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What are the major contributions of behaviorism to psychology?

Behavioral Psychology – Early work in the field of behavior was conducted by the Russian physiologist Ivan Pavlov (1849–1936). Pavlov studied a form of learning behavior called a conditioned reflex, in which an animal or human produced a reflex (unconscious) response to a stimulus and, over time, was conditioned to produce the response to a different stimulus that the experimenter associated with the original stimulus.

The reflex Pavlov worked with was salivation in response to the presence of food. The salivation reflex could be elicited using a second stimulus, such as a specific sound, that was presented in association with the initial food stimulus several times. Once the response to the second stimulus was “learned,” the food stimulus could be omitted.

Pavlov’s “classical conditioning” is only one form of learning behavior studied by behaviorists. Figure 1, John B. Watson is known as the father of behaviorism within psychology. John B. Watson (1878–1958) was an influential American psychologist whose most famous work occurred during the early 20th century at Johns Hopkins University. While Wundt and James were concerned with understanding conscious experience, Watson thought that the study of consciousness was flawed.

Because he believed that objective analysis of the mind was impossible, Watson preferred to focus directly on observable behavior and try to bring that behavior under control. Watson was a major proponent of shifting the focus of psychology from the mind to behavior, and this approach of observing and controlling behavior came to be known as,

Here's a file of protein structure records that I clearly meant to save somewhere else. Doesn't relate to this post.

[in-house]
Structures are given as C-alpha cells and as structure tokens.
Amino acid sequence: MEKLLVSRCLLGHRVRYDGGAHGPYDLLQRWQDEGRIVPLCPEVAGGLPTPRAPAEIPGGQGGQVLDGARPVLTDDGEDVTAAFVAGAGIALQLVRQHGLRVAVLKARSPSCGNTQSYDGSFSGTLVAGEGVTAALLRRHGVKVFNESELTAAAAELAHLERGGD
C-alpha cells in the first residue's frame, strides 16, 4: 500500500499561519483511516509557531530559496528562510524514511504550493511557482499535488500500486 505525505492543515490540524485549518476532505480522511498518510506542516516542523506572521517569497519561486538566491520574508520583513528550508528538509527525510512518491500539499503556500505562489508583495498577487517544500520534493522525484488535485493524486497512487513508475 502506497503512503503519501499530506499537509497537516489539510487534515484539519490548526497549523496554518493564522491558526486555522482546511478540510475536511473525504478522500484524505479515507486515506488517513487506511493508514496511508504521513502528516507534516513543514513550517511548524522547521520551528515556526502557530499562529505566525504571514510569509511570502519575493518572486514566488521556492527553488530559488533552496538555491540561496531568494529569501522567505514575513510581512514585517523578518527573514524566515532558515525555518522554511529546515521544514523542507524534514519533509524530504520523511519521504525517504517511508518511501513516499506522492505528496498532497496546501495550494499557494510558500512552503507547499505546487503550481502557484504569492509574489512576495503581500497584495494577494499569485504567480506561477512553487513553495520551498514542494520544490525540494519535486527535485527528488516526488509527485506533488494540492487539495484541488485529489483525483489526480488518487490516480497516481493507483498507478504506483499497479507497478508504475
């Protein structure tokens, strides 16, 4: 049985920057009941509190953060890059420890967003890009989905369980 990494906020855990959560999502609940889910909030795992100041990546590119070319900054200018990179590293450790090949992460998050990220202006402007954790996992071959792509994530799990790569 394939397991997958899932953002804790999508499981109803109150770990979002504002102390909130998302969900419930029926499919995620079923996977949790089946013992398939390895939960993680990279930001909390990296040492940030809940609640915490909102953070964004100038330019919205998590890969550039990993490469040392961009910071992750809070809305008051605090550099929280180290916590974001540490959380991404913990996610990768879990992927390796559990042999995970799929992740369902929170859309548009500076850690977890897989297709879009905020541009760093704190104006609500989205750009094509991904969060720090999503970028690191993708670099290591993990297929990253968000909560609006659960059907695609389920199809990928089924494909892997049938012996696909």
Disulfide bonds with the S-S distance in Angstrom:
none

A major object of study by behaviorists was learned behavior and its interaction with inborn qualities of the organism. Behaviorism commonly used animals in experiments under the assumption that what was learned using animal models could, to some degree, be applied to human behavior.

Indeed, Tolman (1938) stated, “I believe that everything important in psychology (except such matters as involve society and words) can be investigated in essence through the continued experimental and theoretical analysis of the determiners of rat behavior at a choice-point in a maze.” Behaviorism dominated experimental psychology for several decades, and its influence can still be felt today (Thorne & Henley, 2005).

Behaviorism is largely responsible for establishing psychology as a scientific discipline through its objective methods and especially experimentation. In addition, it is used in behavioral and cognitive-behavioral therapy. Behavior modification is commonly used in classroom settings.

Behaviorism has also led to research on environmental influences on human behavior.B.F. Skinner (1904–1990) was an American psychologist. Like Watson, Skinner was a behaviorist, and he concentrated on how behavior was affected by its consequences. Therefore, Skinner spoke of reinforcement and punishment as major factors in driving behavior.